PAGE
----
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Why HMDA Data Needs to Change

Adam Rust's picture

Posted August 26, 2010

The Dodd-Frank bill will require lenders to disclose more data about their lending, but the fundamental problems with HMDA remain largely unresolved. Dodd-Frank says that it will collect, and then disseminate, the following new categories within an updated HMDA by no later than 2012:

  • age of borrower
  • borrower credit score
  • total points and fees payable at origination
  • the spread between the loan's interest rate and the corresponding treasury note of similar maturity
  • value of the collateral pledged against the loan
  • non-amortizing loan features
  • length before loan reset (months)

Those are some good ideas. I think that there is going to be a substantial discussion about

credit score. In this day and age, releasing discrete credit scores could be a real problem. I can just imagine zillow providing your credit score next to information about the sales price of your home. That isn't going to happen, because releasing the actual score would be illegal. What did Congress mean, then? It's something that will be decided by a phalanx of bank lobbyists, a small coterie of consumer advocates, and the Federal Reserve.

Plenty of things still are not addressed, however. I spoke with one lender of a Big Four Bank. Mr. Big Four was pretty upset with the existing HMDA design. The gist of his critique was that it was designed in a way that made his bank look bad. Fair enough that he would have that opinion. It creates false positives and false negatives.  For instance, if you have an adjustable-rate loan, HMDA will report the interest rate at the level of its pricing in the first  month. That means that ARMs generally appear to have low pricing. Moreover, HMDA doesn't flag loans as "fixed" or as "ARM," or even as interest-only.  All of those exotic loan products that were invented after the late 90s are not accounted for in HMDA, because it was designed in 1991 (save for one adjustment to pricing data in 2004).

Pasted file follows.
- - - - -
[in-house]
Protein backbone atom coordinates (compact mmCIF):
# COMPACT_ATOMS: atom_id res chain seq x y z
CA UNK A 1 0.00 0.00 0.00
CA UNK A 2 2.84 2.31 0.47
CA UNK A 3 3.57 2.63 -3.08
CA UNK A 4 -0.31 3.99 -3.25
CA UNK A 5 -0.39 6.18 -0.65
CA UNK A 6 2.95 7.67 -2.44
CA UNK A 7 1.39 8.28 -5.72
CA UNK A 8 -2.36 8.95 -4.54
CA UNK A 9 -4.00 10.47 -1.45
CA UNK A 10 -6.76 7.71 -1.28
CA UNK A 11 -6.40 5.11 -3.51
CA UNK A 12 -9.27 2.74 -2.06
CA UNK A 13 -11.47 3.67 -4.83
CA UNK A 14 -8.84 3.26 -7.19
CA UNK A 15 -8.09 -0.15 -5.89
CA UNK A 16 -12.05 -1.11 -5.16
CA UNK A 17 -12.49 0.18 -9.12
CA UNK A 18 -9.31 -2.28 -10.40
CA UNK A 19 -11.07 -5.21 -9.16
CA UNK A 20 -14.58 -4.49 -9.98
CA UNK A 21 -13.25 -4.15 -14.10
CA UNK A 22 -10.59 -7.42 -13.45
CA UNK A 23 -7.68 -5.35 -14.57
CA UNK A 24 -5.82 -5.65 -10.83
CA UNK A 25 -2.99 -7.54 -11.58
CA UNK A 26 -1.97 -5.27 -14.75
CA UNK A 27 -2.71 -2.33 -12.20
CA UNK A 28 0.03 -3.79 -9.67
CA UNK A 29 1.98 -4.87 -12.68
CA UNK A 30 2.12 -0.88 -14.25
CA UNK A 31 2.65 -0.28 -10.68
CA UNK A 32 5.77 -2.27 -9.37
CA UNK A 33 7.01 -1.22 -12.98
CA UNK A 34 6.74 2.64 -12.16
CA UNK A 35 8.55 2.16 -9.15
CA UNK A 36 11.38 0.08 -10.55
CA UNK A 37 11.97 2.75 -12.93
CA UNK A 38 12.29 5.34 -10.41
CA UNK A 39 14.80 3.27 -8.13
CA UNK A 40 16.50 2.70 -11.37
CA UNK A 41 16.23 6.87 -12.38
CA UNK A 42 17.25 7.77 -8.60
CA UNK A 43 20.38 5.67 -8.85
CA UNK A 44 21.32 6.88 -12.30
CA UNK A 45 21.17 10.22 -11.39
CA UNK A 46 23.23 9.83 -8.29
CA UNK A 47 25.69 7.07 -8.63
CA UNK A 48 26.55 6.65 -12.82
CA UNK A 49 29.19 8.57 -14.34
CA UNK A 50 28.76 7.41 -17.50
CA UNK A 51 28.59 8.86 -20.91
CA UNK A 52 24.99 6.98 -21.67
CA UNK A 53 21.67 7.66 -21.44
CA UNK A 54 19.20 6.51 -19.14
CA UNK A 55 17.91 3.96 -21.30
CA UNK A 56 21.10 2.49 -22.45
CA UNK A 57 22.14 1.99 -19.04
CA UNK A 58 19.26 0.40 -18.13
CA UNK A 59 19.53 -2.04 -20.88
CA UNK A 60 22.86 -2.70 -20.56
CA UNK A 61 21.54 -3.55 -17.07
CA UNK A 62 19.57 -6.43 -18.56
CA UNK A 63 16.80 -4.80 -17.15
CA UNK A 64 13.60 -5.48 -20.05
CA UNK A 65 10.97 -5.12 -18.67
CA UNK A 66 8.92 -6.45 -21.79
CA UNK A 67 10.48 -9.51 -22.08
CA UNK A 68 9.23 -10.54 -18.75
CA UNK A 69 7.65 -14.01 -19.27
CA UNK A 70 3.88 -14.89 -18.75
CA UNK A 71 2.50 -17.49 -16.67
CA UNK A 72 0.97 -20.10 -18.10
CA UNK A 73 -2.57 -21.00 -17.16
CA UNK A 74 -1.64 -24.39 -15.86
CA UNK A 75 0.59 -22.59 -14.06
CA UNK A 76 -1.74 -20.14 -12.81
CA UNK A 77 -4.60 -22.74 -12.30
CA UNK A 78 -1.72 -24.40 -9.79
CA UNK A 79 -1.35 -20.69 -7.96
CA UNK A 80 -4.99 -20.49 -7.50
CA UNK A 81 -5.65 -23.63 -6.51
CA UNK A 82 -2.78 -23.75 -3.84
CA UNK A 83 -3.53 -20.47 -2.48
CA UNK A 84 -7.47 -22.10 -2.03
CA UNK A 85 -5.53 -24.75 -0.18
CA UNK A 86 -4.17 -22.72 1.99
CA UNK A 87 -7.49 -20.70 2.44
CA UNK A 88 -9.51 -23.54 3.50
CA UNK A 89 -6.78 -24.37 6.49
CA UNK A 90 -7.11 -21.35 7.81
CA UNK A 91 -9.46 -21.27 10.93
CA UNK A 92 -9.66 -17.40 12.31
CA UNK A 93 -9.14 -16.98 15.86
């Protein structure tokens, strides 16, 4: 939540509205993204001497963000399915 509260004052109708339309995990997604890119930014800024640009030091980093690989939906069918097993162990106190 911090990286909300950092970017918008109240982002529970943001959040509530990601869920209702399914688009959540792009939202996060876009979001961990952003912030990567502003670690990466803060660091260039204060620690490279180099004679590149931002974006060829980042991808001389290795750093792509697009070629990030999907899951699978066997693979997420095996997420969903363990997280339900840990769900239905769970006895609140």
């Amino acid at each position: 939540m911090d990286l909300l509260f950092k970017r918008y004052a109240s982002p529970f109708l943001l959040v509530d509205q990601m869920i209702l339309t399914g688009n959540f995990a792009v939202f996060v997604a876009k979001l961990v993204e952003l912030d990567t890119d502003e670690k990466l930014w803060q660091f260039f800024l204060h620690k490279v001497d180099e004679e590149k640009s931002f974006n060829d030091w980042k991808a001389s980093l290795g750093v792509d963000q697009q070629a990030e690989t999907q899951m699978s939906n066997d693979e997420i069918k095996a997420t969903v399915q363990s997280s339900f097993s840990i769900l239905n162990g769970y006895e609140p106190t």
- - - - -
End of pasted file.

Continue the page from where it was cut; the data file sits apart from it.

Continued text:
I had to agree with Big Four. For years, I've done HMDA research and I've had to constantly explain why HMDA data puts out findings that say that Countrywide and IndyMac were the biggest prime rate lenders in the country. There ended up being three kinds of banks:

prime rate lenders: they would have high declination rates, and big disparities in the availability of capital across different demographic groups.When they did make loans to populations with riskier profiles, they would make a lot of high-cost loans.

subprime lenders: they would come across as very friendly to just about all people, with high approval rates among all kinds of people. In some instances, they would have higher rates of "high-cost" loans, but only if they made a lot of fixed-rate loans. If they were running a 2-28 shop, then they'd be golden in HMDA.

lenders with both prime and sub-prime channels. These lenders would have the worst of both worlds. It would appear to be a double standard, both in terms of approving loans and also in terms of making high cost loans.

HMDA created real problems. HMDA could work when you were speaking with or about one bank, because the "unknowns" were (alert: Rumsfeldism approaching) largely "known unknowns."

It was less effective in comparing banks. It was incredibly difficult when trying to address the lending issues that dominated the last ten years. HMDA had no sensitivity to the quality of lending, or to the inputs that were utilizing in underwriting in an era of risk-based pricing. Congress' intention to have information on credit score would address the latter, but I doubt if it will be implemented at the level of the borrower. Short of that, HMDA could be back where it started.

Mr. Big Four wants to go ahead and put the underwriting data out there. His logic is that it will differentiate his bank from the sub-prime lenders. That would save what he considers to be the hindrance of un-deserved lawsuits. He is hoping that the Federal Reserve will see it his way, and create a set of variables that get at underwriting. Those would include:

  • credit score
  • loan-to-value
  • debt-to-income
  • existence of a bankruptcy in the past seven years
  • late mortgage payments in the last three years
  • foreclosure in the last five years

There are some other indicators that make a difference in underwriting, but that are already included. Owner-occupancy is revealed in HMDA. Big Four knows that his bank turns down a lot of investor loans.

If HMDA can satisfy the issue of underwriting, it will be a far more useful database. I would like to see more about loan terms and property characteristics - if for example some bank is doing stated-income loans, then the public should have some concern - but underwriting is in and of itself a huge advancement.